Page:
15. Yep. Molly can play run for a really, really long time if temperature's aren't broiling. She's good for about half an hour of agility training at a time. It's way more exhausting for her. Think of it like this: Is walking for an hour or taking an algebra test for an hour more likely to leave you in need of a nap? For most people, barring being WAY out of shape? It's the math test.
  16. She was a little intense that first jump.
  17. There is no way I am going to acknowledge 'My dog runs up to your dog and is friendly and that means that kicking at it is wrong and bad and you are threatening my dog'. If their dog is on a line and not allowed to approach, there's no risk of it getting hurt. If it isn't, IT DOES NOT MATTER IF IT IS FRIENDLY, I AM GOING TO DO SOMETHING ABOUT IT. There was nothing to get defensive ABOUT if their dog was staying on a line and I acknowledged as much, but "BUT FRIENDLY!" does not change a damned thing. And does not make acting like I'm going to go over to where their dog is and kick the crap out of it for fun and games any more reasonable as a response.
  18. ...If my dog is with me, on a 4 foot leash, and standing beside me then. The dog coming up to me is, in fact, likely getting into my dogs face. My dog who can retreat no further than 4-6 feet and knows it and is therefore more restricted by it. That's a problem. Presumably yelling/screaming/flailing at the dog would work, but I'm not going to wait UNTIL there is a fight to prevent there being one! And, yes, I am resenting acting like I'm going to go out and attack a dog for existing. No. I'm going to do what it takes to keep a dog from getting close enough to my dog to have an issue. Maybe she'd be fine, I don' tknow, but I do know I'm not risking it and don't want to be approached at ALL by someone's OUT OF CONTROL DOG. The nice, sweet, young dog doesn't deserve it. You are right though in that OP already said they'd be using a long line. Their 'my dog's perfectly friendly tho!' defense just doesn't hold water with me. Perfectly friendly doesn't remove 'out of control' if they're allowed to approach.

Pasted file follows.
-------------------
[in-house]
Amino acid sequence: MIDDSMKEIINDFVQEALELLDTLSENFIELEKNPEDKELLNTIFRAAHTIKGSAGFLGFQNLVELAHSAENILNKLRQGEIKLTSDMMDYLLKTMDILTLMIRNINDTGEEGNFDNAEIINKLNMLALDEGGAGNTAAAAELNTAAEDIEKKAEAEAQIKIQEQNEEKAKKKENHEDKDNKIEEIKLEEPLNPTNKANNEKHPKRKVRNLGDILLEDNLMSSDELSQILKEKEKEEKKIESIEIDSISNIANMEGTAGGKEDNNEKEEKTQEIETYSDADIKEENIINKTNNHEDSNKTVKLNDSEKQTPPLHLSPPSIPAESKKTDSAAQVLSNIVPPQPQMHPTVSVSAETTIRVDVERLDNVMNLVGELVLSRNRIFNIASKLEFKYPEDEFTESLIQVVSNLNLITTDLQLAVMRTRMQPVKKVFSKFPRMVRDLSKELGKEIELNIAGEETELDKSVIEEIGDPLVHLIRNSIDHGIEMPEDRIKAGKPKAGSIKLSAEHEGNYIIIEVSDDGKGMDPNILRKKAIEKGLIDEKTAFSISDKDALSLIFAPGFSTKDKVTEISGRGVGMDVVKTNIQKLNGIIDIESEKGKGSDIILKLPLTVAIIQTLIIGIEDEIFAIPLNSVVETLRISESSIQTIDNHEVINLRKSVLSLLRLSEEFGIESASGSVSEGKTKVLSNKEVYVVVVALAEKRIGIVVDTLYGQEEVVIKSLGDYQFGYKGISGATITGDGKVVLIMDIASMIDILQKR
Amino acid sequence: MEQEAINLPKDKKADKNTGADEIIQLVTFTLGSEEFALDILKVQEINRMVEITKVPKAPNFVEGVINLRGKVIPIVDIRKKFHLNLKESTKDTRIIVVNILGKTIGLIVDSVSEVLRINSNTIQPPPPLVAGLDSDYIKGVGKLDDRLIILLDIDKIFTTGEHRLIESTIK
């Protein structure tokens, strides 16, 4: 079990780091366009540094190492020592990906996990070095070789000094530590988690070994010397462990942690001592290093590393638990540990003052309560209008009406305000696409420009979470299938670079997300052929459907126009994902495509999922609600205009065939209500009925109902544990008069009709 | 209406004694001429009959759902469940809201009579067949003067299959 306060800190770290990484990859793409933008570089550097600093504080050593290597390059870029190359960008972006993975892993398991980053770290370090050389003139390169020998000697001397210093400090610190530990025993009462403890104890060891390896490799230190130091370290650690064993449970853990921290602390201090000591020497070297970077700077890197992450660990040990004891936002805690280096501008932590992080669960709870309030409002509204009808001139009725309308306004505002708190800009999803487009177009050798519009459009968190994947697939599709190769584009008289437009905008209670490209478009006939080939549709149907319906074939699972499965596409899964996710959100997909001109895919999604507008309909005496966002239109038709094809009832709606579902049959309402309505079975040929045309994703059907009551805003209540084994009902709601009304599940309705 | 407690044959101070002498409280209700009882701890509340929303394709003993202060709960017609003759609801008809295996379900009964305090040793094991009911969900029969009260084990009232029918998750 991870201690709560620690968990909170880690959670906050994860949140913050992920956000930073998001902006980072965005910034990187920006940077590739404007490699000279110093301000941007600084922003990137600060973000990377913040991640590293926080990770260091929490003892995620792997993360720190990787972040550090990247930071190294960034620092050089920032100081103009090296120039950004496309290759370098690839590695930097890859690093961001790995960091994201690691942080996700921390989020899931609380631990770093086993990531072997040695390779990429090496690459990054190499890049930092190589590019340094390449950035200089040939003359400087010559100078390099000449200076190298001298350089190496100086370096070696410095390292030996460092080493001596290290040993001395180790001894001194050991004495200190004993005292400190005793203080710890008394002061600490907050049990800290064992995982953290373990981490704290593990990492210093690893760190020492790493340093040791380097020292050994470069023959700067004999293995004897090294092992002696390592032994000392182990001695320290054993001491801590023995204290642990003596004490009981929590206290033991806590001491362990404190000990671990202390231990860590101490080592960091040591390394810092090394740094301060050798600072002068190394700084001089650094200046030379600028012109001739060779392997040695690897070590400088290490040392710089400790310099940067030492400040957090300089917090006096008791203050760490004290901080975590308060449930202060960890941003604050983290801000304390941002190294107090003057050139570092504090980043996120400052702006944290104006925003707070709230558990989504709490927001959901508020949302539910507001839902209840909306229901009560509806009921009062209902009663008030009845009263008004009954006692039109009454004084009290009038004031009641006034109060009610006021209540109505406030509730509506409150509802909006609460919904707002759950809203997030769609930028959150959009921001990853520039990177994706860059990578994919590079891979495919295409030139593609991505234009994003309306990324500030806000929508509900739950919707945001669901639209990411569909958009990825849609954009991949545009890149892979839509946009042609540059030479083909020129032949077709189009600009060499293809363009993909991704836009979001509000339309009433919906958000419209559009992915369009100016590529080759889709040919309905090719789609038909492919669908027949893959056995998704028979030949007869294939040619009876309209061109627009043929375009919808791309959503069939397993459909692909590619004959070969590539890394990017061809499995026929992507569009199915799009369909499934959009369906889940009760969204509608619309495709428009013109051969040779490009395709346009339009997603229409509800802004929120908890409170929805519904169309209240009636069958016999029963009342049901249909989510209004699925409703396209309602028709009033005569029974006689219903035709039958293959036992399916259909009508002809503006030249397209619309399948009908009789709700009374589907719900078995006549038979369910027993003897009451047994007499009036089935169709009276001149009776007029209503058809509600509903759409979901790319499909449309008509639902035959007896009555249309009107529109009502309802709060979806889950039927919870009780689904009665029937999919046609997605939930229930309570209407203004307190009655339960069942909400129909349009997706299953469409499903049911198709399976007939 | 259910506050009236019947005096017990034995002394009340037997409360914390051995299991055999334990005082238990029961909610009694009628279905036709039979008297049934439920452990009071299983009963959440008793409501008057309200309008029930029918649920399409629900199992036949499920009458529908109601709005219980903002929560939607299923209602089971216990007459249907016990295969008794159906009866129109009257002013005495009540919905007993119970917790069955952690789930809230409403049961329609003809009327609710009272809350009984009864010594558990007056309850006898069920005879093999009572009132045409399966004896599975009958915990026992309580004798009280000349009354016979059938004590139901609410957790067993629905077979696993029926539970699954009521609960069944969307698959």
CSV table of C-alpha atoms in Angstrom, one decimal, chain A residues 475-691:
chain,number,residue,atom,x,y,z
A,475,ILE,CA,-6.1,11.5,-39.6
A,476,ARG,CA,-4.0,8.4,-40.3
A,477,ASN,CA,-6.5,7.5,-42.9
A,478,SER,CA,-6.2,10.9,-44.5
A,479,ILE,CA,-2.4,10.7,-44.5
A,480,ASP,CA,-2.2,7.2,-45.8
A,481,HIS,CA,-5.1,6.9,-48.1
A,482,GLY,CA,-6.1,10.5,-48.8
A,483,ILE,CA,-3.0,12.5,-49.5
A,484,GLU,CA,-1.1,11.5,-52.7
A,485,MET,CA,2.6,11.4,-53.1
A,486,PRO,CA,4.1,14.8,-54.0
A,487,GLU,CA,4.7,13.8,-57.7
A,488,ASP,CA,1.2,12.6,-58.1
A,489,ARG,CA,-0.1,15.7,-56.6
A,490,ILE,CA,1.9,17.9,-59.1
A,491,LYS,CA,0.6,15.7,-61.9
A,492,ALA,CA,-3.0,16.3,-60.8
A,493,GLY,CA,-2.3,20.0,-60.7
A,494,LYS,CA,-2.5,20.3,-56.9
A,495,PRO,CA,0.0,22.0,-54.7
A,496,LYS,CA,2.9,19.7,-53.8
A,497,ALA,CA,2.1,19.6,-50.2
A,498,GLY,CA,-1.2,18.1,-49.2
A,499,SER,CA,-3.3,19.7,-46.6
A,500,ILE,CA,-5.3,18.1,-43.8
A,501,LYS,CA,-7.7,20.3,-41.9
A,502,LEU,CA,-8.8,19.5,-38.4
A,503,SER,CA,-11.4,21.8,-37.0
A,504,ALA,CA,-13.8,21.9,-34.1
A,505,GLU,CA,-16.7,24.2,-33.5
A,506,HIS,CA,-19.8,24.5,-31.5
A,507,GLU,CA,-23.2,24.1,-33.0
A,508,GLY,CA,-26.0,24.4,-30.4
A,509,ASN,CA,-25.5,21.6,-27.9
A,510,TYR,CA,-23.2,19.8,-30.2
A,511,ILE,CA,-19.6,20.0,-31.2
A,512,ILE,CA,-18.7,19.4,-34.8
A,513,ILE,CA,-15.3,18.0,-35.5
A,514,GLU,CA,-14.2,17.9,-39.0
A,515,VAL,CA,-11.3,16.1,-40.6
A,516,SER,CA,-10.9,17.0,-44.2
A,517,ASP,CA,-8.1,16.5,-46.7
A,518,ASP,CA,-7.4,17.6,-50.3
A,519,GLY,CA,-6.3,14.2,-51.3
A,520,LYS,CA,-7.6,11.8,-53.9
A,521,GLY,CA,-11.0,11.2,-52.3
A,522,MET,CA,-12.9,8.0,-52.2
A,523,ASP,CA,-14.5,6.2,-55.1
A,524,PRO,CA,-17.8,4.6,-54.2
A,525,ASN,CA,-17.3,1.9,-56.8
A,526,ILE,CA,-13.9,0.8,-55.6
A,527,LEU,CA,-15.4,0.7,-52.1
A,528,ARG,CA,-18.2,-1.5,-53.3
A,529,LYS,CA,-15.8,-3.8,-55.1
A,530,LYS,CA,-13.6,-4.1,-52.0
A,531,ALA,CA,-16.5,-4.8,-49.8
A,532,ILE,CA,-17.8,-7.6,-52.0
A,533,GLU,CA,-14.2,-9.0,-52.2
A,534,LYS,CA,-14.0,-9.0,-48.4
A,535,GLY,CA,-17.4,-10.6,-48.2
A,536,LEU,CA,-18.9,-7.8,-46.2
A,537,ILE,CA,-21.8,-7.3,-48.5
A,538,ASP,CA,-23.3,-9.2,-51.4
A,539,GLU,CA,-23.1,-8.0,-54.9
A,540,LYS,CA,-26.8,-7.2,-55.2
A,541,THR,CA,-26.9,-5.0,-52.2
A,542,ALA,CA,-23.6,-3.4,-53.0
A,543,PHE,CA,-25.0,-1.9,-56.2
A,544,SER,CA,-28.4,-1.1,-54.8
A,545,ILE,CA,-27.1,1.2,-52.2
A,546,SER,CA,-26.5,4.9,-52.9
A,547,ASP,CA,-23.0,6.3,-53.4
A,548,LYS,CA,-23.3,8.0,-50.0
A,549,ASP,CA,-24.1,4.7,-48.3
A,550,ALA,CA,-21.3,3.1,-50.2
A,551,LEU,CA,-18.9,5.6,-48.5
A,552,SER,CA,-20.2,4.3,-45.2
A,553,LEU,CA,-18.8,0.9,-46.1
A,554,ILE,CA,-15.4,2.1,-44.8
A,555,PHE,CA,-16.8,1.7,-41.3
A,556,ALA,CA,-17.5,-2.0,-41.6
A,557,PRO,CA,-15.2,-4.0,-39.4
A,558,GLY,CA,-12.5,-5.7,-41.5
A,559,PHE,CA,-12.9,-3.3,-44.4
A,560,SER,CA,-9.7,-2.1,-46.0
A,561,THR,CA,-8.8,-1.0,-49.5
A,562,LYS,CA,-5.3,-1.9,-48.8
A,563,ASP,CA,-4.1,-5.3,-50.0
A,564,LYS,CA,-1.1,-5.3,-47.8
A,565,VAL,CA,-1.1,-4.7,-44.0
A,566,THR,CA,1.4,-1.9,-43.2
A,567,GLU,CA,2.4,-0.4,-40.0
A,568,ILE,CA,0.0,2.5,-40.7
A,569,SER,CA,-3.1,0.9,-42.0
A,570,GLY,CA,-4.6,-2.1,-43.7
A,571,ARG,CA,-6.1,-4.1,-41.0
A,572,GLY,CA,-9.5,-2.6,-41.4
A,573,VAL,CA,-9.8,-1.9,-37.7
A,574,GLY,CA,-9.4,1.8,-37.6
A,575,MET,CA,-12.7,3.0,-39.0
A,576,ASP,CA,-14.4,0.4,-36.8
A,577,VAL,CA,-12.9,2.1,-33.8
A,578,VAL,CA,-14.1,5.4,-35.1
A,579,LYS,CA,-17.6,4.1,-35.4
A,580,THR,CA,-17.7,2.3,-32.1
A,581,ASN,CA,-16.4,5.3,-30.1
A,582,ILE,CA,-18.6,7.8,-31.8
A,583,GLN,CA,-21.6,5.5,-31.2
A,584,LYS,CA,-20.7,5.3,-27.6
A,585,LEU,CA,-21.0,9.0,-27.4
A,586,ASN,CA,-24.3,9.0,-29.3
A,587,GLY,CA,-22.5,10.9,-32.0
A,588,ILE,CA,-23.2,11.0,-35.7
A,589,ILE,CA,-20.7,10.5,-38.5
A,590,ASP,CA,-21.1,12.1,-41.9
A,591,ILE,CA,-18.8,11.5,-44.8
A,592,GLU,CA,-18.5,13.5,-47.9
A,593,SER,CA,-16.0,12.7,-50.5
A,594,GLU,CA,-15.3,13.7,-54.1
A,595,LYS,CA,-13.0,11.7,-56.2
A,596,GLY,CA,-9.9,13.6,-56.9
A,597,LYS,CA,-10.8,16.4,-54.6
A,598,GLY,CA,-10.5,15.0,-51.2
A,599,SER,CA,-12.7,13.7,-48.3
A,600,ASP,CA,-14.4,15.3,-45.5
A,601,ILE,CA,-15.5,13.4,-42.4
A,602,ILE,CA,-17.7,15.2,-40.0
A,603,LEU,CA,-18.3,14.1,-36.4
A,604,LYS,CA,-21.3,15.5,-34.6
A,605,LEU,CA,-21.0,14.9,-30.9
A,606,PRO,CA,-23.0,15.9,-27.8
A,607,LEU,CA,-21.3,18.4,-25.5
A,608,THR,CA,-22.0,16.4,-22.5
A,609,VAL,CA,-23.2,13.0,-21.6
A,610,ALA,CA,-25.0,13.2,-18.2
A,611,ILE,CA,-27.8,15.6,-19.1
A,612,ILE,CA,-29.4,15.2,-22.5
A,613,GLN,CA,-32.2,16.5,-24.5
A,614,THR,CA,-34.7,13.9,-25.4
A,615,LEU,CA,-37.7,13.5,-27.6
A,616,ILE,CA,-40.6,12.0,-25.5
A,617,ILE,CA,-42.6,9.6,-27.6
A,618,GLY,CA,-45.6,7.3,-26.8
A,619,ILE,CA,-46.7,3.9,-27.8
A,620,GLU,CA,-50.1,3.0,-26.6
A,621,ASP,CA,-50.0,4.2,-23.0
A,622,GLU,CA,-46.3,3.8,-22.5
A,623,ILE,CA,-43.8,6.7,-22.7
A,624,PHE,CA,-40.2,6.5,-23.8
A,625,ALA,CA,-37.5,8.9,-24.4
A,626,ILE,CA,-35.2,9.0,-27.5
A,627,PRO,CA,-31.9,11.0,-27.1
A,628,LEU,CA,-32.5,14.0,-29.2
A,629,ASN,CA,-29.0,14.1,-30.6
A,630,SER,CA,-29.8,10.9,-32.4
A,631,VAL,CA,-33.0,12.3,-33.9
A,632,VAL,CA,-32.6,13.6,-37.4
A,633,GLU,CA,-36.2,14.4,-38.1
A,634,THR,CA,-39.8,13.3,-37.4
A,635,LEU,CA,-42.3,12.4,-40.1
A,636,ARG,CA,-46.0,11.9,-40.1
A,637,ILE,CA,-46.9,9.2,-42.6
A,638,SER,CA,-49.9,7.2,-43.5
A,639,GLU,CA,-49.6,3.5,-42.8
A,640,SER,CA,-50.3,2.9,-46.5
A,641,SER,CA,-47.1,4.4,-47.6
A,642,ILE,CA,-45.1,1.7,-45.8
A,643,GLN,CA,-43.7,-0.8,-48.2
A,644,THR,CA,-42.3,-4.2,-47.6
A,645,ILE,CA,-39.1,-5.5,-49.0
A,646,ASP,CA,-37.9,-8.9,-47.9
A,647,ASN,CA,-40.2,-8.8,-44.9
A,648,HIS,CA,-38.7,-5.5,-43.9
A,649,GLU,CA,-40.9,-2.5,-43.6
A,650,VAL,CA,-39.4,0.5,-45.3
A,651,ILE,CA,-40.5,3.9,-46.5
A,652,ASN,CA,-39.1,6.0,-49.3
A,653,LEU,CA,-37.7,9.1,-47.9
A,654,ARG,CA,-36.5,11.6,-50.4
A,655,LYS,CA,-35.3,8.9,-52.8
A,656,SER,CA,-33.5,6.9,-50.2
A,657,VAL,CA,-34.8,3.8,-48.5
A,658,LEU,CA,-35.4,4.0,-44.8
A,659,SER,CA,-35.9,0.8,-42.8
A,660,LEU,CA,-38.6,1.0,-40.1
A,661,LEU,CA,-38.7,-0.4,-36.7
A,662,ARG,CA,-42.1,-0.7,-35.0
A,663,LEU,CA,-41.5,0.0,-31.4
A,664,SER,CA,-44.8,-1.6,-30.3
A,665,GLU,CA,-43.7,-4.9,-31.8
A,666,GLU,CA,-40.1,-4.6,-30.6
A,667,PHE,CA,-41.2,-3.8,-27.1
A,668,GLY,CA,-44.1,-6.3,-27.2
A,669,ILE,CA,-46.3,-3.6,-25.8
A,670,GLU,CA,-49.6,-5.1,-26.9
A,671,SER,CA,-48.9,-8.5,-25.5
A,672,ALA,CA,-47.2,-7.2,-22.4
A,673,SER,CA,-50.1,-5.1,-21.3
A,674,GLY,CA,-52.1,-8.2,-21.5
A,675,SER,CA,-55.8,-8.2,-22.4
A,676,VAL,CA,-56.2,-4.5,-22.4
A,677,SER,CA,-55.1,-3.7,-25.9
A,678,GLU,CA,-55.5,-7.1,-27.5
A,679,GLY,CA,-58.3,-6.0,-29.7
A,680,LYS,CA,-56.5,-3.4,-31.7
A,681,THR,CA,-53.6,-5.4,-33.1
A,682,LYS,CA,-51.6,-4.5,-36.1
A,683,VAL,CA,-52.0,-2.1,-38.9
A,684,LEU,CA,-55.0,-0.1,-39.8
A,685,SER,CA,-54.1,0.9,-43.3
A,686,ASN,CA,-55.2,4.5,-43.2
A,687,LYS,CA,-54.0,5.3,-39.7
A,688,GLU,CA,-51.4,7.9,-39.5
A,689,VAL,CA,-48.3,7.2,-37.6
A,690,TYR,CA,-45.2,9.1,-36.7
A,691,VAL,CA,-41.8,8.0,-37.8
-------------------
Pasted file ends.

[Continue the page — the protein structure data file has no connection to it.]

19. And let me go ahead and point out that my dog regularly competes in dog sports/activities in the presence of other dogs and has dog friends she's perfectly happy to interact with (or ignore). She isn't a loose canon. She is a dog who doesn't want another dog charging up to her - particularly with a toy and when she cannot retreat - an d getting in her face and will behave accordingly. Well behaved and under control dogs? Not an issue.
  20. Um, yeah. I have no desire to hurt anyone's dog or see anyone's dog hurt, but the reality is MY dog, who is under control, on a leash, and unable to retreat, will behave in a defensive manner if approached by an off leash dog. It does not matter how friendly that dog is. My dog is unable to flee (fight or flight), which leaves fight. Which means that me kicking out at - or even kicking! - your dog is protecting your dog from my dog. My dog that is on a leash. Under control. That your dog should not damn well approach. If I see your dog coming, I'm going to ask you to recall your dog. My dog will stand there while this is going on, possibly putting herself behind me or between my legs. If you either do not or cannot recall your dog and your dog continues to approach you have shown me that your dog is now out of your control and the ONLY MEANS I HAVE to prevent your dog from being bitten by my perfectly under control dog, who is on a leash and was minding her own business when approached, is yelling, screaming, throwing something, and finally kicking. And if I don't do those things? My dog WILL handle it and she will handle it by putting holes in your dog and I will be -legally as well as ethically, completely without liability. This is not even unusual dog behavior. Lots of very friendly dogs HATE being approached in that manner and will behave defensively and who can blame them!?!. Doesn't matter if your dog is friendly. My dog does not want your dog in her face/space and my dog, due to being leashed, cannot retreat. That means growling, snapping, and ultimately biting or potential for bite The solution to avoiding ALL of these is very easy and they are ALL , legally and ethically, on you: Keep your dog within your control. If your dog will not recall, use a leash. PLEASE. I *don't* want to see your dog hurt, that's the whole point!